Today the Seattle Police Department announced its receipt of a $5,000 donation from the Police Assisted Addiction and Recovery Initiative (P.A.A.R.I.) made to the Seattle Police Foundation to help continue efforts to expand its naloxone program. This donation will go toward purchasing 100 additional naloxone kits for distribution to patrol officers.
SPD officers are on the front line of the opioid crisis, one of the most urgent public health and public safety issues facing Seattle, the Puget Sound region and the nation. Two years ago, SPD bike patrol officers began carrying and administering naloxone, through a generous grant from the Marah Project. To date, bike officers helped reverse 24 potentially deadly overdoses using Naloxone.
“This generous gift from P.A.A.R.I will help our Department expand our naloxone program,” said Police Chief Carmen Best. “Combating opioid addiction will take a collaborative effort, and this is a great example of public and private partnerships, coming together to help those struggling with addiction and to ultimately save lives.”
“As a City and a region, the crisis of opioid addiction has had a tragic and devastating impact on our communities. To combat the crisis, the use of naloxone by first responders has been one critical part of a comprehensive strategy to save lives and provide pathways to treatment and recovery,” said Mayor Jenny Durkan. “Thank you to P.A.A.R.I. for their support of the men and women of the Seattle Police Department as they work every day to combat the opioid crisis and save lives.”
“Seattle Police Department has shown a deep commitment to assisting those struggling with substance use disorders. P.A.A.R.I. is thrilled to be in Seattle for this important announcement and help SPD take this important step forward to expand access to lifesaving naloxone. We look forward to working together to address this critical community need,” said Allie Hunter McDade, Executive Director of P.A.A.R.I.
“Naloxone is an invaluable tool for reversing opioid overdoses quickly, but it is also a great engagement tool that allows the general public to see police as a source of help during an emergency,” said Caleb Banta-Green Senior Research Scientists at the UW’s Alcohol and Drug Abuse Institute and member of the King County Heroin Task Force.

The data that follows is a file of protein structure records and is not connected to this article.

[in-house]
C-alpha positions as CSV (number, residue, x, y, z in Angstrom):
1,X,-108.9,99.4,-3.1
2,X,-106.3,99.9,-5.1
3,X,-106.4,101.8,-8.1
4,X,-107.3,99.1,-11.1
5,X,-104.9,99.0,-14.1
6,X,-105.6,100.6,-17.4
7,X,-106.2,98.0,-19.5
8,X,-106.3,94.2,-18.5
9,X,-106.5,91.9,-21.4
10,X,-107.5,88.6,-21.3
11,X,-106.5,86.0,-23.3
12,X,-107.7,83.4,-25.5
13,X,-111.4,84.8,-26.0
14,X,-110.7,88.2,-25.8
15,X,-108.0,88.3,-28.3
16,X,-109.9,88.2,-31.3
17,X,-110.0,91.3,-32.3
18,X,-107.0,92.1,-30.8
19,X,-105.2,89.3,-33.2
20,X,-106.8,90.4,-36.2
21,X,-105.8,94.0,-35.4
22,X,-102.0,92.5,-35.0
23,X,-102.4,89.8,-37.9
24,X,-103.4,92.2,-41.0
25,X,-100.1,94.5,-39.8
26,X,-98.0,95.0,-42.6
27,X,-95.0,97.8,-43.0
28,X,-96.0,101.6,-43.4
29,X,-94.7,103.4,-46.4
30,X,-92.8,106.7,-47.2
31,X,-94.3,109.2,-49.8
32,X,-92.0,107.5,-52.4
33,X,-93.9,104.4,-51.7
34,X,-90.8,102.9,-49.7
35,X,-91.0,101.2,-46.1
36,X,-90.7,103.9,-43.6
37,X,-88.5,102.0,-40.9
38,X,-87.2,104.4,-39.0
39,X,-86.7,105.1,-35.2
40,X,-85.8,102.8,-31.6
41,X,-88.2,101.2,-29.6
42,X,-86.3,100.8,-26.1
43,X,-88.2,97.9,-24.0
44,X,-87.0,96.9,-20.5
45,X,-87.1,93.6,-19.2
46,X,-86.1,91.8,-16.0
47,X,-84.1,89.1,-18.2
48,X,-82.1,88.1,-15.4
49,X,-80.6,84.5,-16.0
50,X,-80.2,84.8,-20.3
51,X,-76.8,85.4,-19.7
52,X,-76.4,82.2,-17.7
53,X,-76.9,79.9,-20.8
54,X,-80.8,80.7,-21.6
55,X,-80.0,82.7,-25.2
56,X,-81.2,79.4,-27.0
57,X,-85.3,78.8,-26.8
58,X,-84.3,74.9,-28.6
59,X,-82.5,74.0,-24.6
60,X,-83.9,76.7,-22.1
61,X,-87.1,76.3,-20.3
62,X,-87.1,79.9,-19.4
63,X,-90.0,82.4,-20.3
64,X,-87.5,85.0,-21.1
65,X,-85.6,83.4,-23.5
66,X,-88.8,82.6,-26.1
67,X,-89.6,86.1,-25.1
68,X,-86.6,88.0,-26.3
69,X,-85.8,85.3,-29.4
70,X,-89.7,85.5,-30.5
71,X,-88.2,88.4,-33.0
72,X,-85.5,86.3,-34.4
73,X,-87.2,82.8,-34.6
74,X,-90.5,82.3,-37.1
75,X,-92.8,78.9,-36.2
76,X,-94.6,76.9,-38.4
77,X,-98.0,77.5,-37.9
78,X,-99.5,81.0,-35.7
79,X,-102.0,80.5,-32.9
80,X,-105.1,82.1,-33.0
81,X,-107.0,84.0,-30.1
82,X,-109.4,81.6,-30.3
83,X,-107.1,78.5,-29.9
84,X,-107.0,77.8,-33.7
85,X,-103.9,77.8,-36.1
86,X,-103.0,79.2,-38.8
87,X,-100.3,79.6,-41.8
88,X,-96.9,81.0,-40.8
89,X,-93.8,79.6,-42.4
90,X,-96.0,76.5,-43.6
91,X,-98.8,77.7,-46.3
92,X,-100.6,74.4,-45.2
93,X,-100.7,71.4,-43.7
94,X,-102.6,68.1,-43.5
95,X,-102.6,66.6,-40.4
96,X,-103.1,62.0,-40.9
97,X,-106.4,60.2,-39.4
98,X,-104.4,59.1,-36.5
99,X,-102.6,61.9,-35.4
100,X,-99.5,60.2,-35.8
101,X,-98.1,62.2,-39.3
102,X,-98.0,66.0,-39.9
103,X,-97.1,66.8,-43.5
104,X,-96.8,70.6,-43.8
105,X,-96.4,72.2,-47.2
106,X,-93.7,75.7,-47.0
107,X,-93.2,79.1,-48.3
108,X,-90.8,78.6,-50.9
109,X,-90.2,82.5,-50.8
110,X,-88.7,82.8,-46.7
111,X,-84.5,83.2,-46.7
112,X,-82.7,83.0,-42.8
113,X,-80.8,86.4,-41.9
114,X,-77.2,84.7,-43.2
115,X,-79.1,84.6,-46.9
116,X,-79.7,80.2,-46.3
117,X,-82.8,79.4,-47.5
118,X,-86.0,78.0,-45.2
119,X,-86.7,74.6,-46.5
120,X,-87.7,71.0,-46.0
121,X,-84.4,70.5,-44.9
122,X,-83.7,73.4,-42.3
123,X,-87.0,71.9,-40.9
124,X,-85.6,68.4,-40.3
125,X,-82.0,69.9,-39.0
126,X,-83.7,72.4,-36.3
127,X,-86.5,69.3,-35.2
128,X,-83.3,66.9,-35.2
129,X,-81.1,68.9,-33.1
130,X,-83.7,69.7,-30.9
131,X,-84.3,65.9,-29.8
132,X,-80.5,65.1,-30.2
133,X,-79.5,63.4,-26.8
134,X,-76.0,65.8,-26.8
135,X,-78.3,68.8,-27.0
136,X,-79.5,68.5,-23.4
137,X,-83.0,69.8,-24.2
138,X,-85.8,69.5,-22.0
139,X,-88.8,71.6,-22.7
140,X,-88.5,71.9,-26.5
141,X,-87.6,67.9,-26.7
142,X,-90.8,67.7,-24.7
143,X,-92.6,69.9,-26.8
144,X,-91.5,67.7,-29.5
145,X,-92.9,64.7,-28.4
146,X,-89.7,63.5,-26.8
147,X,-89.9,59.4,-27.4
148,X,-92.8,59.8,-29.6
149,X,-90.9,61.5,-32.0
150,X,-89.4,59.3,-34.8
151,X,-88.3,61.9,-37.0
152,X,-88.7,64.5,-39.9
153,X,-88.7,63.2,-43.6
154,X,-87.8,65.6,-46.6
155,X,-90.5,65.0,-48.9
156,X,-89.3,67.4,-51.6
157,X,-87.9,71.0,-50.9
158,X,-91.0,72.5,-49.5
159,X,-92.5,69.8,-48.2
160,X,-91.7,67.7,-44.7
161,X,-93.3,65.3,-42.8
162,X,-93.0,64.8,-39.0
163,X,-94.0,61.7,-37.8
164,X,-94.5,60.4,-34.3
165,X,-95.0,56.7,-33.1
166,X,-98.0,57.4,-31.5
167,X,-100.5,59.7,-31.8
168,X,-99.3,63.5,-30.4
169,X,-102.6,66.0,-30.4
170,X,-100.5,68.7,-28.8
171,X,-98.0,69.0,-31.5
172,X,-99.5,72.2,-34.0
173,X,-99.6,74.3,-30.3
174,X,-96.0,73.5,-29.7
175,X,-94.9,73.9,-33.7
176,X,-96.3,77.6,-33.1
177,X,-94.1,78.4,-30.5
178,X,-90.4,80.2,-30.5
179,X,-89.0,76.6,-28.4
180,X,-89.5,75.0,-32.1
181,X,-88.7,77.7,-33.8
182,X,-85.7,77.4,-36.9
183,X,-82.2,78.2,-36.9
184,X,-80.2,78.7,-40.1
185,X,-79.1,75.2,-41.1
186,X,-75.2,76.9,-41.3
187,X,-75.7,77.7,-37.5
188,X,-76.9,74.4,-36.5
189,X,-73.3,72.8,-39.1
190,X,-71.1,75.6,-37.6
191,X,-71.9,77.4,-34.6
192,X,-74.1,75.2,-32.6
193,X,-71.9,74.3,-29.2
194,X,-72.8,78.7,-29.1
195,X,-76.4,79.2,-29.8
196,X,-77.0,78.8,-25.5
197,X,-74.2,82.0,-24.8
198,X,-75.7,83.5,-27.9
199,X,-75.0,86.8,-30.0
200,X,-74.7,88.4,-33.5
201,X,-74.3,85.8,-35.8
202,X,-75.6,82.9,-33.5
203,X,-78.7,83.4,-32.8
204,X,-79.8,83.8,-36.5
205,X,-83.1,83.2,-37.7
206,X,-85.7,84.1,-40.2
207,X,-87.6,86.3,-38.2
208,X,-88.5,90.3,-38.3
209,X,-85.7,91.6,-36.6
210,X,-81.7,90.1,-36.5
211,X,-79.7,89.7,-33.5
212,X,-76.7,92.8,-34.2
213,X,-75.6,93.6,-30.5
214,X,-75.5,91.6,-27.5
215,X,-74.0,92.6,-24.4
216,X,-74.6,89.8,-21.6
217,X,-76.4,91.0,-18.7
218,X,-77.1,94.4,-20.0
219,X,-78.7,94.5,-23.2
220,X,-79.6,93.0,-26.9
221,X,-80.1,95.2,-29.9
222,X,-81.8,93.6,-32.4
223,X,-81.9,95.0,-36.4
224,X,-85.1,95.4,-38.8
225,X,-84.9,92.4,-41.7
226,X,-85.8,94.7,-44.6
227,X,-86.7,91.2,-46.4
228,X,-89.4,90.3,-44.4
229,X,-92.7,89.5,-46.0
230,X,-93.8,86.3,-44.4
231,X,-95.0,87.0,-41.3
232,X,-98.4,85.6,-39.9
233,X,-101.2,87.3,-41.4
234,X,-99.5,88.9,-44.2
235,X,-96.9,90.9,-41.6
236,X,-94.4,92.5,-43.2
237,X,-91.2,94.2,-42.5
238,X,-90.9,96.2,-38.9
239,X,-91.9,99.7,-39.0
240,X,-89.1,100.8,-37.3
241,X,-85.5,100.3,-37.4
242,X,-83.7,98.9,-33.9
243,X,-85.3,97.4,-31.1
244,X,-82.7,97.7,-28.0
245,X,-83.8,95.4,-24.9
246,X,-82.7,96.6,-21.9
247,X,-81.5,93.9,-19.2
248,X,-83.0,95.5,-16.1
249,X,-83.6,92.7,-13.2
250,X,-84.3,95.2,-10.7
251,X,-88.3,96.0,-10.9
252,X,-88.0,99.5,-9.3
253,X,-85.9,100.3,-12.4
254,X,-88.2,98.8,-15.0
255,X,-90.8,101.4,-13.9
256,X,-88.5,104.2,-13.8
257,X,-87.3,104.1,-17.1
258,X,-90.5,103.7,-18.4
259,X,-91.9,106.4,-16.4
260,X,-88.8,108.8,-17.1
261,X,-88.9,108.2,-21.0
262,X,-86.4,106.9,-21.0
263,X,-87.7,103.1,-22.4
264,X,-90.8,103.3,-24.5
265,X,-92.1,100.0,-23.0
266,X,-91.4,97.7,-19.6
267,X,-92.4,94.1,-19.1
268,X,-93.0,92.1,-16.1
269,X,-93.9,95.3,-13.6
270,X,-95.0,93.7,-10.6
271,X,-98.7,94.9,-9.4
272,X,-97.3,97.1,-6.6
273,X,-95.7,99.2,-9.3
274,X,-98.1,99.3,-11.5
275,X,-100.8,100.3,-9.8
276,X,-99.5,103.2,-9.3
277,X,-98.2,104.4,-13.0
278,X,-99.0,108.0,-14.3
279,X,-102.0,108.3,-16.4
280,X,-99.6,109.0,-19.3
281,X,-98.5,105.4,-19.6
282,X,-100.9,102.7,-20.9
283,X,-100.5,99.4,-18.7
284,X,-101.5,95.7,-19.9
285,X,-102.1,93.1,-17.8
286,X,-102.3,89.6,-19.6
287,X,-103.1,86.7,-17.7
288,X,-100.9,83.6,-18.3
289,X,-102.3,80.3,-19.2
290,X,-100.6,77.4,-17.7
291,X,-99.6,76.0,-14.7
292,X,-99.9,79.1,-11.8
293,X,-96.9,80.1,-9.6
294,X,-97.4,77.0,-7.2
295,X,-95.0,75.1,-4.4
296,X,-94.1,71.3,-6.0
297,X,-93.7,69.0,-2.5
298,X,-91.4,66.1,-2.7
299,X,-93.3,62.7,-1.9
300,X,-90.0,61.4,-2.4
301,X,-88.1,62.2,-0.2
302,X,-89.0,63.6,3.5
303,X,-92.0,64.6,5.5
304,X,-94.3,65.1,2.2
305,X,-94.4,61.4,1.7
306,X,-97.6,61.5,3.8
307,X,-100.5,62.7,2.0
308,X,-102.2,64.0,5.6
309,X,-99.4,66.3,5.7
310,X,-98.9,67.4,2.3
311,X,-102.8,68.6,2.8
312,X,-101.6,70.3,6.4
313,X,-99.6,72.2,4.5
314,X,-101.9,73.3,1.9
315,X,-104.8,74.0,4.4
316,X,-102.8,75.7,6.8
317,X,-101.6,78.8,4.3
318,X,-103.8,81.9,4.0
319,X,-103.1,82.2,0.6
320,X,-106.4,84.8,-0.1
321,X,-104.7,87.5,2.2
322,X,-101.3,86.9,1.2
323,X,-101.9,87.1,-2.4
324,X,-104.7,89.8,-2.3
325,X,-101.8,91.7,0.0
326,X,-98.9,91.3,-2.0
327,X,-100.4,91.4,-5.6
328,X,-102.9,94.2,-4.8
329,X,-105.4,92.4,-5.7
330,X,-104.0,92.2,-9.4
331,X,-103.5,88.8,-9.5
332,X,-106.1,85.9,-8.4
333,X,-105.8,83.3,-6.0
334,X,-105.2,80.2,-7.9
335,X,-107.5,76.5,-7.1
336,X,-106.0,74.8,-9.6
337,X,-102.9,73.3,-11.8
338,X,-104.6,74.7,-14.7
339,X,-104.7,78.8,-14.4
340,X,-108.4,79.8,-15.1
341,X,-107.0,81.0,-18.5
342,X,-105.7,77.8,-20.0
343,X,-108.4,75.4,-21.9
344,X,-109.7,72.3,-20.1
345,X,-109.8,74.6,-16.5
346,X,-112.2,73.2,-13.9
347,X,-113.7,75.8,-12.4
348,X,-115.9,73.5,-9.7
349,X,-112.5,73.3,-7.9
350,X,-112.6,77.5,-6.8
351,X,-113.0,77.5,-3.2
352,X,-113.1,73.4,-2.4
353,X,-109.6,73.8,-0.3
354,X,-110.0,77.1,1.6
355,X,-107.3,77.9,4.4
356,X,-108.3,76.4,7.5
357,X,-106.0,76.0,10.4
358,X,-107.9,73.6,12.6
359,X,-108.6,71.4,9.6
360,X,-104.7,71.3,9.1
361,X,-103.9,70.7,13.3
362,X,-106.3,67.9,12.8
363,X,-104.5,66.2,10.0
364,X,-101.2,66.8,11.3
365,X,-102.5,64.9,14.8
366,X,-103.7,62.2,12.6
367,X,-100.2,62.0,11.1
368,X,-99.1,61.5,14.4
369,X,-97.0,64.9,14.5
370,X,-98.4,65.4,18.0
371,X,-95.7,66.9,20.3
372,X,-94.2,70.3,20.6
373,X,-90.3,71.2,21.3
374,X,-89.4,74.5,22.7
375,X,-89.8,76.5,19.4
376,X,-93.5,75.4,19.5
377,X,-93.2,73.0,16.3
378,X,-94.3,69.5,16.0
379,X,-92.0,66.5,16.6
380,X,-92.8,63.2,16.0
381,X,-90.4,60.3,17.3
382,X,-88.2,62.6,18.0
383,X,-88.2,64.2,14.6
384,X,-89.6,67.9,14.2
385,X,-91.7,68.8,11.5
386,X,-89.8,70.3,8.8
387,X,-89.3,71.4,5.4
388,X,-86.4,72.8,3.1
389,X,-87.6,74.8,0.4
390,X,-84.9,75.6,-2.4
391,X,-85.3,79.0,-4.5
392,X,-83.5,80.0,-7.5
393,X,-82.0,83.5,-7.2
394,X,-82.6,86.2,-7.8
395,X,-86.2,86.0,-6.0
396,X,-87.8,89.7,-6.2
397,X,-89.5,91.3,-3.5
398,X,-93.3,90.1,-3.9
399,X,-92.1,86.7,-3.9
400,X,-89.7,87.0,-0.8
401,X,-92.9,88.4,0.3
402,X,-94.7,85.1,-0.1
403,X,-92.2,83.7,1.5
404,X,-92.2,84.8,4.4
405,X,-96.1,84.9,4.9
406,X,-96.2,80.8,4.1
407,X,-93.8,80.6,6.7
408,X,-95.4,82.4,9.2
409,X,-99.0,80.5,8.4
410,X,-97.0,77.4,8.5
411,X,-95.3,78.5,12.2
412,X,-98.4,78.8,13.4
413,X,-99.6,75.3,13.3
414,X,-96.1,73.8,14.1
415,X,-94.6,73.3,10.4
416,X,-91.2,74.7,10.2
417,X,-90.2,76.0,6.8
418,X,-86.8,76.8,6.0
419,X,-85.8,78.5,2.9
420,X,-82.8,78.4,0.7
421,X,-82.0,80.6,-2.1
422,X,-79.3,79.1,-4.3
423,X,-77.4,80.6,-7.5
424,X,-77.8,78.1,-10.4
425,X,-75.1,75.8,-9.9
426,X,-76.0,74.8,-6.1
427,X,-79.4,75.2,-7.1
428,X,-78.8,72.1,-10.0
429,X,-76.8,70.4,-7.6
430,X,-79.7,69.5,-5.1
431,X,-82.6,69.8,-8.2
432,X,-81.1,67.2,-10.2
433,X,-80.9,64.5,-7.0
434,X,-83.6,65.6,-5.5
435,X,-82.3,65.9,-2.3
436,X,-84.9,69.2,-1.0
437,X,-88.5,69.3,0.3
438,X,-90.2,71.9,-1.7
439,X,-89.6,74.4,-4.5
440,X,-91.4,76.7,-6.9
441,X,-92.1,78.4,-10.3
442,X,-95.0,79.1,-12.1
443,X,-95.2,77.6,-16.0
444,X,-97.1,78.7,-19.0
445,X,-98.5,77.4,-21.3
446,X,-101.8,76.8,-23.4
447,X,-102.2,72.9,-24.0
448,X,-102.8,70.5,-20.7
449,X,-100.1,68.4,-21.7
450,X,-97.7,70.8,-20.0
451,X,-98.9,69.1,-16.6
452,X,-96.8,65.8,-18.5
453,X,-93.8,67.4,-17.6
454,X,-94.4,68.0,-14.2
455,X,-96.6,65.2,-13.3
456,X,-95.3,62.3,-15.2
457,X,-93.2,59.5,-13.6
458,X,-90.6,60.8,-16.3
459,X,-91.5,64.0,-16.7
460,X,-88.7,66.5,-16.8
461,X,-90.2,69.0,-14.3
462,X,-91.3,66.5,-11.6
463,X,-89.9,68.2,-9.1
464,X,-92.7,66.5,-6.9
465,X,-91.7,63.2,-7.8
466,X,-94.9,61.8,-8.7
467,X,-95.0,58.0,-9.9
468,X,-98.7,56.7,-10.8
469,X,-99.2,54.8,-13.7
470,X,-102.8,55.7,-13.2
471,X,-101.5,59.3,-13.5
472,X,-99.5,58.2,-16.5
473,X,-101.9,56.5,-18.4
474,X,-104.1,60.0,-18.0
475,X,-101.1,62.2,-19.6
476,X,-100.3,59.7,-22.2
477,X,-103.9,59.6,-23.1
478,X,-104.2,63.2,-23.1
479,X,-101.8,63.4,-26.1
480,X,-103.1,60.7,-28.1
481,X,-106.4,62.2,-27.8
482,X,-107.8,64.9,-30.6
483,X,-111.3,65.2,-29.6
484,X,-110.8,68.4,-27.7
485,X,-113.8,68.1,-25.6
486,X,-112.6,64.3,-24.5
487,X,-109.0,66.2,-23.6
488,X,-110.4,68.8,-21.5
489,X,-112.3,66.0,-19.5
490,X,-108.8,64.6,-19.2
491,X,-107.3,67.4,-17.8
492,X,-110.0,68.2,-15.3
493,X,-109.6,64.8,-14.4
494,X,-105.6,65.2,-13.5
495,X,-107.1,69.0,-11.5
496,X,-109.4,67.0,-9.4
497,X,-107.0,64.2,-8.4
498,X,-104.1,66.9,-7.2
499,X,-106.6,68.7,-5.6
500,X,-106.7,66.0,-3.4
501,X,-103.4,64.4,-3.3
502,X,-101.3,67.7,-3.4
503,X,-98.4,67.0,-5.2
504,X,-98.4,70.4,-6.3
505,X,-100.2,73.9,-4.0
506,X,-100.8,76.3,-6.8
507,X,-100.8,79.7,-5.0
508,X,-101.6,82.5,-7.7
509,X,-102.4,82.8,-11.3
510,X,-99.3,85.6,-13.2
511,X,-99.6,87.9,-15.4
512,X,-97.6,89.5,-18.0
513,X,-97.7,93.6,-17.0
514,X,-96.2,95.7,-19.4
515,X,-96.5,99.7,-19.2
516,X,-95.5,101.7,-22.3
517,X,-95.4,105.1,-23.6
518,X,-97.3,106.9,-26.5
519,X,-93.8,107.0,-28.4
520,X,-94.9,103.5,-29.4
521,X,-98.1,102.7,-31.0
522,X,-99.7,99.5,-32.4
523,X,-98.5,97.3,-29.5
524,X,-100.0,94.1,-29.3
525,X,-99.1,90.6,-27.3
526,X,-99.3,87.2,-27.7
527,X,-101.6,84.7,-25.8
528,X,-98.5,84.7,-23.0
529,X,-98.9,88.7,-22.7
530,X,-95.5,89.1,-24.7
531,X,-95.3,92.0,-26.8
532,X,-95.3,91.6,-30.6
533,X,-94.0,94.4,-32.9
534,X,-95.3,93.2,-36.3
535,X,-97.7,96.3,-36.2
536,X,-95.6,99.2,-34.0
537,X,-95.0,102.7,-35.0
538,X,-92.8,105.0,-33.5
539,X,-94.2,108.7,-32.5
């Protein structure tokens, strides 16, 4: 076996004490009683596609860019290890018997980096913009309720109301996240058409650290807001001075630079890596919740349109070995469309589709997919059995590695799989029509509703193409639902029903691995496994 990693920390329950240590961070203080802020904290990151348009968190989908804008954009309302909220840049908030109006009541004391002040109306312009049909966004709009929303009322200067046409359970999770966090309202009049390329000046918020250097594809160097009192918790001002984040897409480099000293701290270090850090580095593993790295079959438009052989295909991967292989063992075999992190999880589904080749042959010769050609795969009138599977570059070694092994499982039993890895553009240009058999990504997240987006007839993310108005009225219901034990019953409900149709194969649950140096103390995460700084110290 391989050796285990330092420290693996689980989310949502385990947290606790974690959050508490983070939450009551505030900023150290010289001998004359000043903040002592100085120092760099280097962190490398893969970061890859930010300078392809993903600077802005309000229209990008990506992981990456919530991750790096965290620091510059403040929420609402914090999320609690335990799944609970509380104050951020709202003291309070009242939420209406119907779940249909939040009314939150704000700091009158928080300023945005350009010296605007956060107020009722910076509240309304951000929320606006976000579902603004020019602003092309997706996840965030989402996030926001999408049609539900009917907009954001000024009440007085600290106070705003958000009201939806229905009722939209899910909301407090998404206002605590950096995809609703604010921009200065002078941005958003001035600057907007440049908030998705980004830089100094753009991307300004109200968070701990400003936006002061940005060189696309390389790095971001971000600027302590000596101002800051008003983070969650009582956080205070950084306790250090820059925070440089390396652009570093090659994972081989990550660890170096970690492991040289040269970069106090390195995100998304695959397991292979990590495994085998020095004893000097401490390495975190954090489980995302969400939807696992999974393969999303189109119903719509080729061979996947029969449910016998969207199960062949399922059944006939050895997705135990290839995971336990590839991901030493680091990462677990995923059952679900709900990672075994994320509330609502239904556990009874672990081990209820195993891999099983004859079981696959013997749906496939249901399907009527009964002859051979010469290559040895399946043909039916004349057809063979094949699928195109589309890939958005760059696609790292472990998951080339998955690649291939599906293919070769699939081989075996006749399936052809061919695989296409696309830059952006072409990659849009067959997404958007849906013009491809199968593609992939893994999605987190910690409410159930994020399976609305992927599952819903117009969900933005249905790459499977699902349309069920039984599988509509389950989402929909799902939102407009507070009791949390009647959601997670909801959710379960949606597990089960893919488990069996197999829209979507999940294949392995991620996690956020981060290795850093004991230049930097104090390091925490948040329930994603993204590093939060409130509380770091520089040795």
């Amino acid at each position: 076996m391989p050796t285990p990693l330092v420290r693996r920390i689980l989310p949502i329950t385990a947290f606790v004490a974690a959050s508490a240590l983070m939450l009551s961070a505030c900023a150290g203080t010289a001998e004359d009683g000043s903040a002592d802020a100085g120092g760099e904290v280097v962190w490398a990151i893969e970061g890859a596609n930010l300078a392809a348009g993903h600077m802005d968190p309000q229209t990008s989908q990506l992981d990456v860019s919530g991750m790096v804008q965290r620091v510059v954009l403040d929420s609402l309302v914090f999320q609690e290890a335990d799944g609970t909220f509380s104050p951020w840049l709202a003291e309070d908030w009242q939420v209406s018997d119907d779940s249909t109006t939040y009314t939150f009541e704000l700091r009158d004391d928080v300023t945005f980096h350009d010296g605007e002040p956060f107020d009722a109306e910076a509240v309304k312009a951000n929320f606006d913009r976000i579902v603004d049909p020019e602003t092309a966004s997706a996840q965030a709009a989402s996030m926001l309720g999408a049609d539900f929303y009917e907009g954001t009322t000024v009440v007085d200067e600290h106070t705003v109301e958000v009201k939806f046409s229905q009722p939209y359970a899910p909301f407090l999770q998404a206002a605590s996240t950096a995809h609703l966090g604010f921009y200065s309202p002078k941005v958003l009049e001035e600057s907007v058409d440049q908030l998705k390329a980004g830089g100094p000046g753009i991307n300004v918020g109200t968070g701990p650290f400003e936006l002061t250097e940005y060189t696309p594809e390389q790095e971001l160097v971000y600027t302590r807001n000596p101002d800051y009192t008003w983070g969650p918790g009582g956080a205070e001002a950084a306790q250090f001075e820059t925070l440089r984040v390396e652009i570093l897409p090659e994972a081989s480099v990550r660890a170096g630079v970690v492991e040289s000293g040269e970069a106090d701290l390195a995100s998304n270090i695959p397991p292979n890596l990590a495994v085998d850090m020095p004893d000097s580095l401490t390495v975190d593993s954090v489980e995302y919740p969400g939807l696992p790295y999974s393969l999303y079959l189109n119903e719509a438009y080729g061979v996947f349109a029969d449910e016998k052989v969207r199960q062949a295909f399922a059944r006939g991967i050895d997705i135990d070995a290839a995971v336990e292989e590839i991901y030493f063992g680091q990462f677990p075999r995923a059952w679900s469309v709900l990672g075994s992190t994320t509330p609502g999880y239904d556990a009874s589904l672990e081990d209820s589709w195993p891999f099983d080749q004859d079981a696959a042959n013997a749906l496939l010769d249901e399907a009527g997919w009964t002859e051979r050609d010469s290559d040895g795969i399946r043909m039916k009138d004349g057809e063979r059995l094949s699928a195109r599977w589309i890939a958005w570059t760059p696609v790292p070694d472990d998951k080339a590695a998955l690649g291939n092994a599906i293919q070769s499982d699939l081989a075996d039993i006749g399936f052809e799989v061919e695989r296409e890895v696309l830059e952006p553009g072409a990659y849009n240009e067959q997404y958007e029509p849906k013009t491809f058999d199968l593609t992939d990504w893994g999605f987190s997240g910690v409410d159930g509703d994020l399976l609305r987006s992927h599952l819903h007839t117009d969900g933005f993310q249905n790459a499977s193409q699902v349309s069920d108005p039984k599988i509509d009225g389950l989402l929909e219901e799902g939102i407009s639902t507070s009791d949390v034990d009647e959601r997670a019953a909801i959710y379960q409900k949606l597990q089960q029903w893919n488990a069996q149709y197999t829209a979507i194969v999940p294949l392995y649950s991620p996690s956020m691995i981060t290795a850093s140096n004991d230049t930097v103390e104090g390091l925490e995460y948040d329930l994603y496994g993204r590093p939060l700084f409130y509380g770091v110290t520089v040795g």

“SPD embraced carrying naloxone with its pilot program funded by The Marah Project in 2016. Two dozen “saves” proved it’s a valuable tool that can save lives. This generous gift from P.A.A.R.I. will help expand the reach of our first responders,” said Penny LeGate founder of The Marah Project and member of the recently formed King County Heroin Task Force.
If you or your organization would like to help support the SPD naloxone program, please contact the Seattle Police Foundation at (206) 684-0373 or e-mail Cherie Skager at email@example.com
The Police Assisted Addiction & Recovery Initiative (P.A.A.R.I.) is a 501c3 nonprofit with a mission to help law enforcement agencies establish pre-arrest programs that create immediate and stigma-free entry points to treatment and recovery programs.
P.A.A.R.I. works across sectors to provide training, coaching and support; program models, policies and procedures and templates; seed grants; connections to more than 300 vetted treatment centers; a network of like-minded law enforcement agencies; a unified voice with media and legislators; and capacity building through AmeriCorps.
P.A.A.R.I. is free to join and open to any law enforcement agency that believes in treatment over arrest and views addiction as a disease, not a crime. Since June 2015, P.A.A.R.I. has launched more than 375 law enforcement programs in 32 states, distributed 10,000 4mg doses of life-saving nasal Naloxone and helped more than 12,000 people into treatment.
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